Does age matter when you're CEO?

Even so, young CEOs say they will exit before their 70s. "There will be someone a lot better than me long before that," says Richard Dugas, the 43-year-old CEO of home builder Pulte Homes. phm "It's an all-consuming role. I don't know many CEOs who are effective more than 15 or 20 years."

Jeffrey Schwartz, the 49-year-old CEO of ProLogis, pld a giant real estate investment trust operating in 20 countries, says he doesn't see himself slowing down much by 72, but he expects to retire around 60. Clinging on would be unfair to younger executives, he says.

Spurring competition

Companies such as Altria mo and General Electric ge encourage CEOs to retire by 65, if only to maintain morale and spur competition among those in line for the next chance. However, 67% of 398 senior executives surveyed by the Association of Executive Search Consultants this year said there should be no mandatory retirement age.

"Some companies use a mandatory retirement age to avoid a potentially awkward conversion and to provide younger leaders with a visible path to higher office," says Universal Health Services uhs CEO Alan Miller, who turns 71 this month. "If the company is objectively managed, changes in leadership will happen when appropriate, making arbitrary limits unnecessary."

For every 65-year-old CEO nudged out the door, there is probably a talented fortysomething who feels his or her career has been unfairly postponed by the promotion of a fiftysomething. Dugas says he considers himself lucky to get his chance four years ago.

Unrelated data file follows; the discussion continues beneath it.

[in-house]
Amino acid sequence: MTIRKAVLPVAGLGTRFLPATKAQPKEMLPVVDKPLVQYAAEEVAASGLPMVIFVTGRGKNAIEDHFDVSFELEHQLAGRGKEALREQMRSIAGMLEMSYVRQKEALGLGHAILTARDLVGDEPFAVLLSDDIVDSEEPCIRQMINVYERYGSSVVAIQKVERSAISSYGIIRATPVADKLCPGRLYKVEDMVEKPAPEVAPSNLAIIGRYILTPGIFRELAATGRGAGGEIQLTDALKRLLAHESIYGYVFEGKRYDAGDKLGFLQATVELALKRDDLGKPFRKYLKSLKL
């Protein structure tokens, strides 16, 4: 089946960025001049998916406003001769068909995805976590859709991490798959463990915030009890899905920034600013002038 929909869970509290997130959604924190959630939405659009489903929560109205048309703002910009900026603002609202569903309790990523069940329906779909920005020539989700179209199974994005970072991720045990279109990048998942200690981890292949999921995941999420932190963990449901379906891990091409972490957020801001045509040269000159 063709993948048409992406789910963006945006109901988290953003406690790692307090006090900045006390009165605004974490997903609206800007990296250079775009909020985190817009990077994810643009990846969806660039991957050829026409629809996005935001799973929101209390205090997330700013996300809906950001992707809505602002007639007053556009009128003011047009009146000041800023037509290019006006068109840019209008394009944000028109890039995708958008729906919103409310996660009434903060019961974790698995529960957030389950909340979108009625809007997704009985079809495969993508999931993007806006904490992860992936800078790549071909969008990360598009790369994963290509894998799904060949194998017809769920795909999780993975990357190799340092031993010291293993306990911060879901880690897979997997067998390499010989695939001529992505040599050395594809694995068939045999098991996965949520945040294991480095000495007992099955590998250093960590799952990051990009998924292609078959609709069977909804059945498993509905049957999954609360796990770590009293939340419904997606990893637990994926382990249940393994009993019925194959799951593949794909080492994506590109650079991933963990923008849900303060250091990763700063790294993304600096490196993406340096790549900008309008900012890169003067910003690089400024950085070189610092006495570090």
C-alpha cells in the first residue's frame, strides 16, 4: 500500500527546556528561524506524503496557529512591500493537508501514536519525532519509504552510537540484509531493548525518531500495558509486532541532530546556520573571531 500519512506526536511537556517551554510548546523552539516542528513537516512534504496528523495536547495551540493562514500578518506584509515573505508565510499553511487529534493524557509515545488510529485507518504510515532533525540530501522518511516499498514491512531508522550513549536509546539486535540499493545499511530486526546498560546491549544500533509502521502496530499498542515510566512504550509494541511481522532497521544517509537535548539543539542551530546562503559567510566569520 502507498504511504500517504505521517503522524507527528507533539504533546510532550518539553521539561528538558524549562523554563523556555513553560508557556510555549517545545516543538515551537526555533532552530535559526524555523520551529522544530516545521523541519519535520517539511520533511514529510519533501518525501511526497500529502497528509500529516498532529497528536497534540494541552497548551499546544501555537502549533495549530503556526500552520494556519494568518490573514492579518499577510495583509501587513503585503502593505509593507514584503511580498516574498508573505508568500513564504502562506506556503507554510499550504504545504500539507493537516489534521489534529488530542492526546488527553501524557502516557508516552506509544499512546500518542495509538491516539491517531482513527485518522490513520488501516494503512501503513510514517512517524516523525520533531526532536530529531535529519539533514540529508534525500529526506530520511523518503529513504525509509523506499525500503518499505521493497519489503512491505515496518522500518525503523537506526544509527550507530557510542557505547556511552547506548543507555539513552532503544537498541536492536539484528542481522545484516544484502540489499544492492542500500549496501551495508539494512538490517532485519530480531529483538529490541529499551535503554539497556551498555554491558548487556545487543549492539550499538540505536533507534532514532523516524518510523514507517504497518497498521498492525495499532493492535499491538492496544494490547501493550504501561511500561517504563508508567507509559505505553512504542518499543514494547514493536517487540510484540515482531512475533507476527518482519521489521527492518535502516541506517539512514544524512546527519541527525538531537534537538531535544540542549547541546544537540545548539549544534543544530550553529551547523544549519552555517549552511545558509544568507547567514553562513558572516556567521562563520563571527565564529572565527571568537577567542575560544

"Experience is not about having more answers. It's about asking the right questions," says Gary Smith, 47, who took over as CEO of communications company Ciena cien at 40.

Abhi Talwalkar, 44, who became CEO of semiconductor giant LSI lsi at 41, says young CEOs connect with employees. Septuagenarian CEOs may be a fit for "old-world companies" where the average employees are in their 50s, but they're less likely to fit where employees are in their 30s or younger, he says.

As CEO of executive search firm Korn/Ferry International, it's Gary Burnison's job to help place CEOs at the right companies, and he says age is often a point of emphasis. Korn/Ferry's research finds that such traits as perseverance, integrity and trust have nothing to do with age, but that conflict management and negotiating skills improve over time.

International Dairy Queen is owned by Buffett's Berkshire Hathaway. Mike Sullivan retired seven years ago as Dairy Queen's CEO. He was 66 and was replaced by Chuck Mooty, 47 at the time. Age was not slowing him down at 66, Sullivan says. He might be less effective were he put back on the job today at 73, he says, but only because he has been gone so long that his work habits have changed.

"Age does raise questions. But I would not write someone off at 70 because of age itself," Sullivan says.

A first for voters

Voters have never had to choose between candidates born so far apart.

Bill Clinton won despite being 23 years younger than Bob Dole, but the older candidate has won 24 of 38 presidential elections since a Republican first faced a Democrat in 1856, according to American Demographics magazine.

Presidents since 1951 have been restricted to eight-year term limits, which may make age less of a consideration among voters than it would among company directors choosing a new CEO.

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